Alias Olympia

olympiaAlias Olympia: A Woman’s Search for Manet’s Notorious Model & Her Own Desire
by Eunice Lipton
1992 / 192 pages
rating – 3 / feminist memoir

Lipton writes about Édouard Manet’s notorious model Victorine Meurent and pads it out with  autobiographical material from her own life as well as completely fabricated sections from Meurent.  Lipton implies that she is looking for herself.

  • Pay attention to the whole title – this is NOT a book of art history – it’s a feminist memoir about her search for information about a painter/model woman who is not even named in the title.

To me Meurent looks a bit haughty there on the cover, softly defiant and beautiful.  Fr0m the paintings and very little else, Lipton thinks she sees similarities of character but she’s obviously looking for them in order to resolve her own issues – historians don’t work like that – they try not to work like that –  but Lipton wants to call herself that for some reason.   If the painted evidence is accurate,  Meurent was physically beautiful and she was also a modestly talented painter.

Here’s Victorine presented as Meurent’s “muse” at Wild Beauty – (good photos).  Her likeness is apparently an inspiration to many women, too.

Lipton claims there were virtually


“Palm Sunday” by Meurent

no female artists and even if she’s only talking about during the French Impressionist era,  she’s plum wrong. What she is right about is there is only one found painting by Meurent – “Palm Sunday” which is in a small gallery in Paris

Prior women artists include Judith Leyster – a fairly important name during the Northern Renaissance that Lipton neglected to mention and  there were others although the names are not many nor as well known as Leyster’s.

The Impressionists had a few, too – Lipton manages the 3 hotties (Cassatt, Morisot, Valadon) plus Muerent,  but neglects Marie Bracquemond,  Lilla Cabot, Helen Turner and many others.  No, they weren’t “important” as Cassatt, et al, but there were women around.

Next – it’s really distracting to find a number of paragraphs of bold print in the text and then find out that’s Lipton’s imagination at work in those sections where Meurant appears as a character or a 1st person in a diary or something rather than as a subject.  It’s pure-d fiction and I suppose it’s there to “bring it to ‘life.'”  – lol – No.  The narrative breaks for her memoir of life with hubby artist Ken Aptekar in Paris are equally distracting.  I want to shake the book (iPad) and yell “Get to the point!”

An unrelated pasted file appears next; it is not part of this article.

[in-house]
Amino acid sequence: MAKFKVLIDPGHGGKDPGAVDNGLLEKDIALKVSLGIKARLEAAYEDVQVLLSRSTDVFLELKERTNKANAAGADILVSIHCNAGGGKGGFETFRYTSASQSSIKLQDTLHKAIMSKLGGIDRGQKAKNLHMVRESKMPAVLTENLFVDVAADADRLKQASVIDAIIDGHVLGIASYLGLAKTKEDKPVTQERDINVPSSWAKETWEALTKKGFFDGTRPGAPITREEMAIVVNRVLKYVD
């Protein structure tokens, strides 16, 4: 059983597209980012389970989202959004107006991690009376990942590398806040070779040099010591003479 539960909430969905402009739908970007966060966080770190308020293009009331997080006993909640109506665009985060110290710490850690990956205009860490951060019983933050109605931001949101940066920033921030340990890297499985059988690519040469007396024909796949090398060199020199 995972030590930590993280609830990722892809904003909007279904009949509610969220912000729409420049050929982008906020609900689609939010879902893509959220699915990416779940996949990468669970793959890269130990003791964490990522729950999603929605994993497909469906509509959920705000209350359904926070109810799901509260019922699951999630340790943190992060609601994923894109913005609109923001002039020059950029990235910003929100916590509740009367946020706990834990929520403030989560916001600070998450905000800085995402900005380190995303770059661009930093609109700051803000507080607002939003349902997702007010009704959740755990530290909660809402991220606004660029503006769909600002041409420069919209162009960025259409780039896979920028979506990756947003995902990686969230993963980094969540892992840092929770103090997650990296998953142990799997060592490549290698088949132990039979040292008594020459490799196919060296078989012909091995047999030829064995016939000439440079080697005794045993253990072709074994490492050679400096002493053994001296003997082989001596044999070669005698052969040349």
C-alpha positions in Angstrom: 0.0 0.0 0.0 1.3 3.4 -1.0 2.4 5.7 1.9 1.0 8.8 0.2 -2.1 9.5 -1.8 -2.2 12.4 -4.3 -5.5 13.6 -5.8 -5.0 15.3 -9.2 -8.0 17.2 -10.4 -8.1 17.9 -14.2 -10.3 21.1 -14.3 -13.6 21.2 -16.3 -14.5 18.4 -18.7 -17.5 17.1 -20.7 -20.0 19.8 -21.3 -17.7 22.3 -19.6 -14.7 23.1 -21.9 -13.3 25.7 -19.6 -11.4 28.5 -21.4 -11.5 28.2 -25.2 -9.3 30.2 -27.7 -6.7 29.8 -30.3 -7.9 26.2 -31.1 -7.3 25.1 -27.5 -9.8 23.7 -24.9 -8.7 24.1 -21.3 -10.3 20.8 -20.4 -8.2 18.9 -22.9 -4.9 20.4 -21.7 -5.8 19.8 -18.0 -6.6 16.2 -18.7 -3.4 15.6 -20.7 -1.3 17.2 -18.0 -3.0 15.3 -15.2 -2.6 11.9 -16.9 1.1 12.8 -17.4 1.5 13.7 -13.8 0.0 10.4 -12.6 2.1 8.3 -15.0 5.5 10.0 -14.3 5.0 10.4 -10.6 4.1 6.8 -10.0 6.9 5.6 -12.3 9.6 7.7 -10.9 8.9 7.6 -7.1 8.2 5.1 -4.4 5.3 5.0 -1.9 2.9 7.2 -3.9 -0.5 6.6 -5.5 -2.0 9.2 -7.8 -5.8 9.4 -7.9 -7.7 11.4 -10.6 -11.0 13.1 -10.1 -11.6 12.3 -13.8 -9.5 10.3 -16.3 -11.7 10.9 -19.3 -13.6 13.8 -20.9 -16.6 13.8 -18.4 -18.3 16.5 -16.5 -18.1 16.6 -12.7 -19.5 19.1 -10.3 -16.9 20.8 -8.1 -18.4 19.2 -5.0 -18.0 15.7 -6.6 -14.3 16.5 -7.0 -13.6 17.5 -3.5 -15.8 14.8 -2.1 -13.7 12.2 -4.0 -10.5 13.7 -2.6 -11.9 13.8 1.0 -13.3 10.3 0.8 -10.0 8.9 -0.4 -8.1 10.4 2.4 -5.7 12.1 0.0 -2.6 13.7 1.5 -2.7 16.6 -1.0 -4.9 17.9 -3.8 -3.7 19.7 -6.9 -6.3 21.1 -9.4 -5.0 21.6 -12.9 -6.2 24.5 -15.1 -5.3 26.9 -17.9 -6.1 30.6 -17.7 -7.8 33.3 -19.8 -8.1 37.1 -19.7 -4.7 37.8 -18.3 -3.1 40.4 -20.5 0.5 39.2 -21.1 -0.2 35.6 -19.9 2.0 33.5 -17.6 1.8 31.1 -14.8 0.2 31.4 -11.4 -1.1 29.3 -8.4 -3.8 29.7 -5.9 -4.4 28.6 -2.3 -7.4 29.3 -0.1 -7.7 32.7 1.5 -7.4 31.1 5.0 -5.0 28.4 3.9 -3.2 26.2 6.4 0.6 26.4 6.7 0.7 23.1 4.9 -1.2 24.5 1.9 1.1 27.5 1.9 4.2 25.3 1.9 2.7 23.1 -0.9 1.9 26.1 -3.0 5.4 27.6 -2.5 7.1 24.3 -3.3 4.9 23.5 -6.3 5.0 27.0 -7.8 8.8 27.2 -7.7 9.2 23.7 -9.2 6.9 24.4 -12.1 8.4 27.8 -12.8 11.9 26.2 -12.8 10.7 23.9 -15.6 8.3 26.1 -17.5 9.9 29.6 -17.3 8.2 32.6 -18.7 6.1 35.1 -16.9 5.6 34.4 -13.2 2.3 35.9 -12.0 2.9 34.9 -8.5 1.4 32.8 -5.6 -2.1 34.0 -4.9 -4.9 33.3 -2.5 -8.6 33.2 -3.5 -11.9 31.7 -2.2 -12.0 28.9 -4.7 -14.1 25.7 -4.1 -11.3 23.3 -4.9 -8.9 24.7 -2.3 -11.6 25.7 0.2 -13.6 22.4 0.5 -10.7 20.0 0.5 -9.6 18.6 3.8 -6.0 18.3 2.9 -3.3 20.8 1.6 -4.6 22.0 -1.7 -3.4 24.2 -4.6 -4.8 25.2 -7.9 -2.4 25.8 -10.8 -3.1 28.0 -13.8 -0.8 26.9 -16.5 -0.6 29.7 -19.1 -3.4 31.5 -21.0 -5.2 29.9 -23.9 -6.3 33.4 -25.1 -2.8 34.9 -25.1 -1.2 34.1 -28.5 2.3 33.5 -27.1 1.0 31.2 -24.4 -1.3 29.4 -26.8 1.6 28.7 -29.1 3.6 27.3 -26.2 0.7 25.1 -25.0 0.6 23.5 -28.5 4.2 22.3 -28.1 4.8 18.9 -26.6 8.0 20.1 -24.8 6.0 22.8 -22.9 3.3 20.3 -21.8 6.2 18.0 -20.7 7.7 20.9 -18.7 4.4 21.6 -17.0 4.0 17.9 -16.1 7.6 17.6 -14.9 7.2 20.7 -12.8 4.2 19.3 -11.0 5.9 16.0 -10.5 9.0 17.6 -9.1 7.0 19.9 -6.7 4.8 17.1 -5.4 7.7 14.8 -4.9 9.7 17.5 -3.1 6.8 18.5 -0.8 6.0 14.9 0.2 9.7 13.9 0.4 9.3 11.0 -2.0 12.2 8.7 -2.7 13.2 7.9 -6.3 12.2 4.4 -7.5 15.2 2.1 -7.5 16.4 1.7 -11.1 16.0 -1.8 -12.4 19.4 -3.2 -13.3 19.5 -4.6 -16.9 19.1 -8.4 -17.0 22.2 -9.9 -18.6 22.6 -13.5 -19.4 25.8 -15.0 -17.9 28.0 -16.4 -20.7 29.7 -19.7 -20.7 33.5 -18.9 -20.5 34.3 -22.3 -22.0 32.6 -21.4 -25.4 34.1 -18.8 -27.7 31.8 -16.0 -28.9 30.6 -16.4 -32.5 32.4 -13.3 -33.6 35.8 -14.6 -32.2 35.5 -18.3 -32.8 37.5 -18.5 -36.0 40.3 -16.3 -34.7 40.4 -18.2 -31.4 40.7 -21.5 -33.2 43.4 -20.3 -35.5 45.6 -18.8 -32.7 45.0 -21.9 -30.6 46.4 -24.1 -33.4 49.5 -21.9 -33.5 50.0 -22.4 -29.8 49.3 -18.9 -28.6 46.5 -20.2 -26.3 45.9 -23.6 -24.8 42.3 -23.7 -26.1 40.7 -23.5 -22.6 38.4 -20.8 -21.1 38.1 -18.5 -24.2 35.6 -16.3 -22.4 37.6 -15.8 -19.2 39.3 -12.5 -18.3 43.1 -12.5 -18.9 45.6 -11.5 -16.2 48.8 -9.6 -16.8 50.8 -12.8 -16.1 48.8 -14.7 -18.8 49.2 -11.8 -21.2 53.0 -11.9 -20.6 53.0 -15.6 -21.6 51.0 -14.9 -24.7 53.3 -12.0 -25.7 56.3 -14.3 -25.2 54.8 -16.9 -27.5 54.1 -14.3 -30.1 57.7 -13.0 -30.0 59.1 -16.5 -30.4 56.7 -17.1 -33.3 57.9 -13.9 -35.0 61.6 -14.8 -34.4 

And as the book moves along Lipton drifts more and more into her own issues – her relationship with her mother was very difficult so she imagines that Meurent’s relationship with her mother was also.  (Bah humbug – I’m coming at this from the perspective of an historian – not a feminist.)

One of the problems with feminist history is that there is nothing to find because there is almost nothing there.  That’s the point – except for the unusual cases,  women were NOT doing many things other than getting married, having babies and keeping house.  So how can we find much? Women were oppressed – we’re not going to find a bunch of geniuses.

Another issue is that I had a bad experience with feminists in a college history class which a lot of women from the “Women’s Studies” program took. They had no concept of studying history – for them it was all about personal experience/ response/politics.

At the end of the chapter “Voilà Victorina” Lipton writes,

“I despise the politics of academia, and although I have tenure and am one of the more powerful women at my university, I continue to encounter an unmovable wall of men at every turn. Whatever the differences among them, whenever they encounter my opinions, they act as one.”

I wonder what she will do when she encounters “an unmovable wall of women”?   – It happens.  That’s how I felt encountering that “wall of feminists” in my history class.

Onward with a tidbit – the “Honor” mentioned at about half way is Honor Moore, noted contemporary poet and playwright.

About 2/3rds of the way through I got a sense of Patrick Modiano and WWII and memories of disappeared documents and people – only this time it’s not in a novel but the real deal.

Lipton apparently did a lot of actual work on Meurant. Yes, she did and it shows – and I do need to commend her for something.  But she was expecting a grant and when it was not forthcoming she padded what she had with memoir and fiction – a bit of seriously “creative nonfiction.”  And the time and space spent on personal response sections are stupid – Lipton is in tears being reminded of her mother and feeling guilty? –  Omg  –  My bad – I was expecting art history –

Another one – Victorine Meurent at Her Bath by Norbert Goeneutte